26. The WSFS constitution has no reference to voting tokens. It says that only members who are natural persons may vote. I do not think that precludes a bid from offering supporters, “We will buy a membership for you in your name, and with your authorization, pay the voting fee and submit a ballot for you supporting us.” It would cause an uproar and backlash but would be within the rules, as long as the natural person has authorized them to perform these duties in the person’s name. In general practice, people have others buy things and fill out forms for them all the time, and unless this is specifically forbidden (as it is, say, for national elections) it’s allowed.

    Worse, it’s not that expensive. Say there was a year with two strong bidders and you are able to look at membership totals and guess that one will get 400 votes and the other 600 votes. You could pay for 1,000 memberships this way as long as you have 1,000 natural persons willing to authorize it. If supportings are $50, this would cost you $100,000. However, once you won, you would receive $100,000 in voting fees for your new 2,000 supporting members, so it costs you nothing. The only time this wouldn’t work would be if somebody else were trying to also overwhelm the site selection with big numbers, and you could not exceed their total. Most conventions publish regular PRs with total memberships and supportings so you can make some guesses but last-minute memberships can make that very wrong. If you can corrupt one member of the site-selection committee at the current convention with a modest bribe, you could do much better. In the above example, if you learned that 600 is the number to beat, and you sent in 700, you would spend $70,000 and receive $85,000, leaving a good bribe budget. And then you have a Worldcon. (You also send $35K to $50K to the current worldcon in supportings, which won’t make them too upset, though they might be quite upset at having been the mechanism for this.)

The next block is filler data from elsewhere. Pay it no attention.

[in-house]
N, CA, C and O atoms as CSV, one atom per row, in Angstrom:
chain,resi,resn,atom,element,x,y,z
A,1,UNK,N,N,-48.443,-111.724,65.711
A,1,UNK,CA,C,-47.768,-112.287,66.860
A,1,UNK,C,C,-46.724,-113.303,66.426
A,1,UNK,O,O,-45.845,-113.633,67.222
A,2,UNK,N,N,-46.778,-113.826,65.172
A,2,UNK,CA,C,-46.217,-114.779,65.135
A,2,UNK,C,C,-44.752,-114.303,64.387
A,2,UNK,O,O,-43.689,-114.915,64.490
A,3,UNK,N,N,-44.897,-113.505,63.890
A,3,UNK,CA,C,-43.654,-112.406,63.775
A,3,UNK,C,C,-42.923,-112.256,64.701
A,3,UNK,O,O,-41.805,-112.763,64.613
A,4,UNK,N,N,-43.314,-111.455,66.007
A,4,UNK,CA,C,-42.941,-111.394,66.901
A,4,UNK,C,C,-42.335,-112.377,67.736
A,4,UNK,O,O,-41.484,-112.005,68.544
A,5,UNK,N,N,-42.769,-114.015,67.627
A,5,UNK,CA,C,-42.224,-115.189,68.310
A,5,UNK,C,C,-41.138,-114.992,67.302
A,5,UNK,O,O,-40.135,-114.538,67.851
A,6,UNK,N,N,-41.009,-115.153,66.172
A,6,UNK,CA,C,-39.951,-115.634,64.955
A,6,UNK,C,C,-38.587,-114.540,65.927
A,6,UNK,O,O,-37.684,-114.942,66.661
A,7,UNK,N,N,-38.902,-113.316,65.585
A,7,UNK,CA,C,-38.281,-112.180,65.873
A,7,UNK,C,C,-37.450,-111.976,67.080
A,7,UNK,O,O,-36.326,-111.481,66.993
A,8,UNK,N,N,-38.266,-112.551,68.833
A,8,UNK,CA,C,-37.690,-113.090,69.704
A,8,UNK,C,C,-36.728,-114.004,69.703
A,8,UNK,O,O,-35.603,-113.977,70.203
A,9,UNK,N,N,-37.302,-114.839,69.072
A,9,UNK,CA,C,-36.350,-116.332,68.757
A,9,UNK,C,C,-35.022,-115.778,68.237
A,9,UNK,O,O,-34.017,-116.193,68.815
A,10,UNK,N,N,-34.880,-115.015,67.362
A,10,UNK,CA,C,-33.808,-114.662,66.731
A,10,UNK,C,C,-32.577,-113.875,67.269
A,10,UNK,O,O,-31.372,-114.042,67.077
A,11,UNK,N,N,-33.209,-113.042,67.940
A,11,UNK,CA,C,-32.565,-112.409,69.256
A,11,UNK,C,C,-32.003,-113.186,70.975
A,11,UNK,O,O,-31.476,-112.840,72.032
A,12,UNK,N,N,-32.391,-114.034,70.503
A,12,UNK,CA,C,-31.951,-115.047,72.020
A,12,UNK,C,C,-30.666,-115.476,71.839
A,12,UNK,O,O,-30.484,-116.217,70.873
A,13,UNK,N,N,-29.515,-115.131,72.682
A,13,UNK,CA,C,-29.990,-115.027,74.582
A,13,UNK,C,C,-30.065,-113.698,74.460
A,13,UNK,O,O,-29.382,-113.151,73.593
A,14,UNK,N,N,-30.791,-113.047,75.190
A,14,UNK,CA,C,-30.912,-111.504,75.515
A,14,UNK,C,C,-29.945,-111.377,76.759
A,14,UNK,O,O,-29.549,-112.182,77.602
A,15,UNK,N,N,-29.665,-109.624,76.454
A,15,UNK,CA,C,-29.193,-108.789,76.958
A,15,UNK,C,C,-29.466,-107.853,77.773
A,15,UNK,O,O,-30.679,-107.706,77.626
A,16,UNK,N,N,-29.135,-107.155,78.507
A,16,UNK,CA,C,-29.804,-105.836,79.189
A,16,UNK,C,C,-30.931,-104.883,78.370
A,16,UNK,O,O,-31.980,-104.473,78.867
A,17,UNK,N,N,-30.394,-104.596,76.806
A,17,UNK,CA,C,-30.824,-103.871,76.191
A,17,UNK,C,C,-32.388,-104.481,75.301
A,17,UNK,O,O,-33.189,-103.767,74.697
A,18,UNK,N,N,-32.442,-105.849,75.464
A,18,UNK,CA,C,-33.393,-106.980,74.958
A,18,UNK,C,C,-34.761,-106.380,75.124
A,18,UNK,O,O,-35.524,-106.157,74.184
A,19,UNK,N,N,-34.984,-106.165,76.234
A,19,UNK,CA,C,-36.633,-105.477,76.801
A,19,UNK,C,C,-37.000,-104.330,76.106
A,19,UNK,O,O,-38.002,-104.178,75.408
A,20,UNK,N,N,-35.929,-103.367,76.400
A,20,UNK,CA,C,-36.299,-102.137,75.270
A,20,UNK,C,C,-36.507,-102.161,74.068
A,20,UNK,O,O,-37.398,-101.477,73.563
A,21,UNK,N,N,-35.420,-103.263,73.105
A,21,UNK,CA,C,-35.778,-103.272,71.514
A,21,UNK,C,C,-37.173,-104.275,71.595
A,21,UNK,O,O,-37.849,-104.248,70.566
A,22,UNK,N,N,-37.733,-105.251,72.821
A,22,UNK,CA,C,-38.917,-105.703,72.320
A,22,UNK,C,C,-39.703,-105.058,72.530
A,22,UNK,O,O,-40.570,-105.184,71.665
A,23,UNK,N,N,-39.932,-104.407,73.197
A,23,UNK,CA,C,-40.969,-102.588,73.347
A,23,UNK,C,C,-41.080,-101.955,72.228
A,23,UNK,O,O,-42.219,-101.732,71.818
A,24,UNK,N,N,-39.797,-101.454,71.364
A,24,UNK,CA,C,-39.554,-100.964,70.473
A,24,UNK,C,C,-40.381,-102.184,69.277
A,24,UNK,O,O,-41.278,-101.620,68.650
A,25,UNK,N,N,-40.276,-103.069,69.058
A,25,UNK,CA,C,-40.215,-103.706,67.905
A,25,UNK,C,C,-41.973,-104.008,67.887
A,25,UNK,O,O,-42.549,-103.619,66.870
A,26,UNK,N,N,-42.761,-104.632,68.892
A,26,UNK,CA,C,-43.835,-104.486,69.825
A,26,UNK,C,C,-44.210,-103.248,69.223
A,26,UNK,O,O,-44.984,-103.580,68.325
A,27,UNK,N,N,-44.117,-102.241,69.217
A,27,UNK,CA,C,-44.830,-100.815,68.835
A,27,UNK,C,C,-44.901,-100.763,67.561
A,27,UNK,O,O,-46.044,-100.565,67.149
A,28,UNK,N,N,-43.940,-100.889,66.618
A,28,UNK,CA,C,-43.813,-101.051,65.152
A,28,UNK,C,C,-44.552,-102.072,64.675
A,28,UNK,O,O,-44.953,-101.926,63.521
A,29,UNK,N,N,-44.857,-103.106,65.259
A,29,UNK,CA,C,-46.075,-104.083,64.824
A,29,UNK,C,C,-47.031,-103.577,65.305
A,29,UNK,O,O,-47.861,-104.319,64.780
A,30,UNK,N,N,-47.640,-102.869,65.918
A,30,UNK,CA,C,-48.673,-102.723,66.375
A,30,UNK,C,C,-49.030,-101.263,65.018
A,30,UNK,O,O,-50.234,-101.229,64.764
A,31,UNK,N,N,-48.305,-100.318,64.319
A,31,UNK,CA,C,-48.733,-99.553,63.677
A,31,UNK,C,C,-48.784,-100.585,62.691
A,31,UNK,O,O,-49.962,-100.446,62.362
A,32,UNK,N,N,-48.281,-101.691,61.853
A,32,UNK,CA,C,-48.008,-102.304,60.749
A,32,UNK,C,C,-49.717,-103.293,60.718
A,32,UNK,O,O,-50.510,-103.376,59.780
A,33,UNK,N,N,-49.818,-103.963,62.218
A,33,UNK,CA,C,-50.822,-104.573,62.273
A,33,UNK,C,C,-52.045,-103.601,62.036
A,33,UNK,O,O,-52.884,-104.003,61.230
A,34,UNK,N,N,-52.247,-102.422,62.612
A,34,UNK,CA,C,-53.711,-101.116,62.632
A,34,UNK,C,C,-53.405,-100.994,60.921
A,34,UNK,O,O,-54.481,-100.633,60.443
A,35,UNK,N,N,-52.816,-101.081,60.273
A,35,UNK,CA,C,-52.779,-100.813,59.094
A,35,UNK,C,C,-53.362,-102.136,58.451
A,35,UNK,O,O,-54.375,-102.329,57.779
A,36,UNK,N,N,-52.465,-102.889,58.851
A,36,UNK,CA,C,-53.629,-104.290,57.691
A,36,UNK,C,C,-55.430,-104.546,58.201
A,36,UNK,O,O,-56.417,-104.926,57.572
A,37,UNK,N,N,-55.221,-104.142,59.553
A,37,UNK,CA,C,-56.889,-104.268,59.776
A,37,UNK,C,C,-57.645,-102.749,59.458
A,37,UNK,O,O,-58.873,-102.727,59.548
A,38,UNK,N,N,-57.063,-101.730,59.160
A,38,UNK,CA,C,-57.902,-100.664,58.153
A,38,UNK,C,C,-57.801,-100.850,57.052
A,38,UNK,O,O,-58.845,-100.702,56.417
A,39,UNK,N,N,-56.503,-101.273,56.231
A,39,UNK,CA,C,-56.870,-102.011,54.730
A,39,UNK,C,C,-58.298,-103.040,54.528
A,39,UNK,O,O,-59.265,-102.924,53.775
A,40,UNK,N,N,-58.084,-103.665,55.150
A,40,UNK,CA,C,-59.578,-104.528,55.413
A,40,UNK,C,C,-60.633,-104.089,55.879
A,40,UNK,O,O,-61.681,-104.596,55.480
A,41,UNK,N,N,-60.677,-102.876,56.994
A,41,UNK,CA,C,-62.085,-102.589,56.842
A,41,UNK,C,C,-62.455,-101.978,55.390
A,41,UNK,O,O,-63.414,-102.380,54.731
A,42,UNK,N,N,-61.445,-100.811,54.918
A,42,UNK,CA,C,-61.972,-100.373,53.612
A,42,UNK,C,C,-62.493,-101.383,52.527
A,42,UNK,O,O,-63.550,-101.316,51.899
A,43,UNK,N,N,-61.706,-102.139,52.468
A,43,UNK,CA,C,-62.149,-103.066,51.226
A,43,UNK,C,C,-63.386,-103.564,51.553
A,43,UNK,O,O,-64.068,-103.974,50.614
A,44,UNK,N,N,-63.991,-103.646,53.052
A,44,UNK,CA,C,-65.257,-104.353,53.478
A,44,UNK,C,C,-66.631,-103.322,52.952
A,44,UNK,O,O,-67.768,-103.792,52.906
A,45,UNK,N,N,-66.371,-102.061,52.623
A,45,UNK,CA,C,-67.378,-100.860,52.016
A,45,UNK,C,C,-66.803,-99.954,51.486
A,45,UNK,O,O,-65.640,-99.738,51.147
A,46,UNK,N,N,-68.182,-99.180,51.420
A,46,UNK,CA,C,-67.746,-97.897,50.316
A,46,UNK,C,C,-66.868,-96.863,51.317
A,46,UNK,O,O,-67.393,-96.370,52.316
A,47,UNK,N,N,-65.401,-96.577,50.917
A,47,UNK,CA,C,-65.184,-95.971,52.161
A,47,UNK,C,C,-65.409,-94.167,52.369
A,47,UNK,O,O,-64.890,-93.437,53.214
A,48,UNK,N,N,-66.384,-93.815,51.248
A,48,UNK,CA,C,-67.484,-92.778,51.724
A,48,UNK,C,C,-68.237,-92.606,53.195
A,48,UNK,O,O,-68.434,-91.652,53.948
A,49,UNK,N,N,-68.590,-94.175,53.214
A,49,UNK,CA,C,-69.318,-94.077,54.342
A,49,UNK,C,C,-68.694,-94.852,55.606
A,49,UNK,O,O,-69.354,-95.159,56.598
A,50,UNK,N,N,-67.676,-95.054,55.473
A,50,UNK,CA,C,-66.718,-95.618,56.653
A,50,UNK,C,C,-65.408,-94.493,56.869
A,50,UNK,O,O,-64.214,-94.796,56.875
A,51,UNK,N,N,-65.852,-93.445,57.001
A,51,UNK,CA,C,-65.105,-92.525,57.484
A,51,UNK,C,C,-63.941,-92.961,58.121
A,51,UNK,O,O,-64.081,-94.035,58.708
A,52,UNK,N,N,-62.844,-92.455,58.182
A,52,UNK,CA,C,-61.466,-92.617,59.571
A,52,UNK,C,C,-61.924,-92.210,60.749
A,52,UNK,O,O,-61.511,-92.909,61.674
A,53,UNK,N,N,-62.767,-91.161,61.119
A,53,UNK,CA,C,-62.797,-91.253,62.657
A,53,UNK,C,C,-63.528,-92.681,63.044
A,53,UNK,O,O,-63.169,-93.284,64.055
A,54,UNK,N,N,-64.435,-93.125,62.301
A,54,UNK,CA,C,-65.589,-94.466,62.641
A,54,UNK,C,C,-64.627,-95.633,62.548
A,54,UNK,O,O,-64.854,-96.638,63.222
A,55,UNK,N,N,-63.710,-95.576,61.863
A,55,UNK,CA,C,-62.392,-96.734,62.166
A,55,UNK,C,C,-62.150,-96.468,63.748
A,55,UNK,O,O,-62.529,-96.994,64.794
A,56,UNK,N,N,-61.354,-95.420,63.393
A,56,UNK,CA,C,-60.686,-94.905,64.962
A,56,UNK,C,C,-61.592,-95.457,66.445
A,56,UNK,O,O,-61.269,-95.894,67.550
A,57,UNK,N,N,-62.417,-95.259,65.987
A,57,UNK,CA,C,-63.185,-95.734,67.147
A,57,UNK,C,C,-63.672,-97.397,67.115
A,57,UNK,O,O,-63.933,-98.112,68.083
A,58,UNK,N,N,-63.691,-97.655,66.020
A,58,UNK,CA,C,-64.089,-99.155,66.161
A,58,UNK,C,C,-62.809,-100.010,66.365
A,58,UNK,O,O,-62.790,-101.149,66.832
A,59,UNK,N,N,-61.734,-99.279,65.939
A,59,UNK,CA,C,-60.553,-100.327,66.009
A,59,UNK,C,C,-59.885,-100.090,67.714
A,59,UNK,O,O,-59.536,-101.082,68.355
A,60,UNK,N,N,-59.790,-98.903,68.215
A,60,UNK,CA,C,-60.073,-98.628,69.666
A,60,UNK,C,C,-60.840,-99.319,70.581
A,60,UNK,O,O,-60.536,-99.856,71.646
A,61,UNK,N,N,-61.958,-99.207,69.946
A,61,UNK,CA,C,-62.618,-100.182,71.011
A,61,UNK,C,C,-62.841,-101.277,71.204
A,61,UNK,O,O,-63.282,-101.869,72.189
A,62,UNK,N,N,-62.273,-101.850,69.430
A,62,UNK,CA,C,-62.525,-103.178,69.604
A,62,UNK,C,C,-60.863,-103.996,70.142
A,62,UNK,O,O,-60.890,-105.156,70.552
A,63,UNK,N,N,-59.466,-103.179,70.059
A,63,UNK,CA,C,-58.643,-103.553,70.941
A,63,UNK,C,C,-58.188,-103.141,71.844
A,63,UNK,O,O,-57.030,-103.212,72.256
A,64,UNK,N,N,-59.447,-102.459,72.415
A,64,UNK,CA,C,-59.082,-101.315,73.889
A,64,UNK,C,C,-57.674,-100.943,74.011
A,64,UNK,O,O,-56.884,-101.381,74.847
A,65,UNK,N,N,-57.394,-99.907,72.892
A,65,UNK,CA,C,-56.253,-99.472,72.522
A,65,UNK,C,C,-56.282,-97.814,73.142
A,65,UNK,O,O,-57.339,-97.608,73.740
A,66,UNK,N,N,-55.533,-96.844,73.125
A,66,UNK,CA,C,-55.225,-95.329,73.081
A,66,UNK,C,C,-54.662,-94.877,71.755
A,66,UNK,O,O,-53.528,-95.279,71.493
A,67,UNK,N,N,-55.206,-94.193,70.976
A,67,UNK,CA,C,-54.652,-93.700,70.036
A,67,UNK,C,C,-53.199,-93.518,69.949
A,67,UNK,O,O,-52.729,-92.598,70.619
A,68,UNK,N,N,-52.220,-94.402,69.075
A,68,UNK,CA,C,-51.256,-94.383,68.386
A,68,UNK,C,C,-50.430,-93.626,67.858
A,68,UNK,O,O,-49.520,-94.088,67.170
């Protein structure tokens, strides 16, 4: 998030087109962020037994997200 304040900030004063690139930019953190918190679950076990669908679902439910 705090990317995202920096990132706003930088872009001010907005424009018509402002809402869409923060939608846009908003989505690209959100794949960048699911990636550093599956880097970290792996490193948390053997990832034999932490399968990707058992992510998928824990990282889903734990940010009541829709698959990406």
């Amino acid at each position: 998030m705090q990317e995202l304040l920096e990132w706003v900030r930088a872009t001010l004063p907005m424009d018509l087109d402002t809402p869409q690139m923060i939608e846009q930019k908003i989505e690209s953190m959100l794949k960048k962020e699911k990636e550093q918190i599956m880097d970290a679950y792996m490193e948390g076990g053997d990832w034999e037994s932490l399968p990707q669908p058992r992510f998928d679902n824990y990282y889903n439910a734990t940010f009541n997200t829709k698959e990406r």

I am in no way suggesting that this sort of thinking is present in Montreal, I shouldn’t have to say. Just pointing out a loophole in the rules.

  27. The initial wording the result of a misunderstanding. There was a rush to get things running before the first appearance of the bid in public at Boskone, which created a hard deadline. The bid did ask me to review it (I have been asked to be on the bid committee and accepted), but I’d gone to bed and didn’t see the invitation until the next day; by then, it was too late.

    We need to remember that the current WSFS membership/attending supplement terminology is still new and lots of people still don’t understand how it works or what it means. And while as Brad says above, and based on precedent in 2021, such a process might have been technically legal, it wasn’t the intent.

    The idea was that Montreal would pay your Advance WSFS membership (voting fee) in the 2027 site selection, and also pledge to add the attending supplement should Montreal win. The person would still have to join the 2025 Worldcon in order to be eligible to cast that vote, and they would still need to actually cast their ballot.

    Expect a slightly different but wordier description soon that adheres more closely to the current WSFS terminology.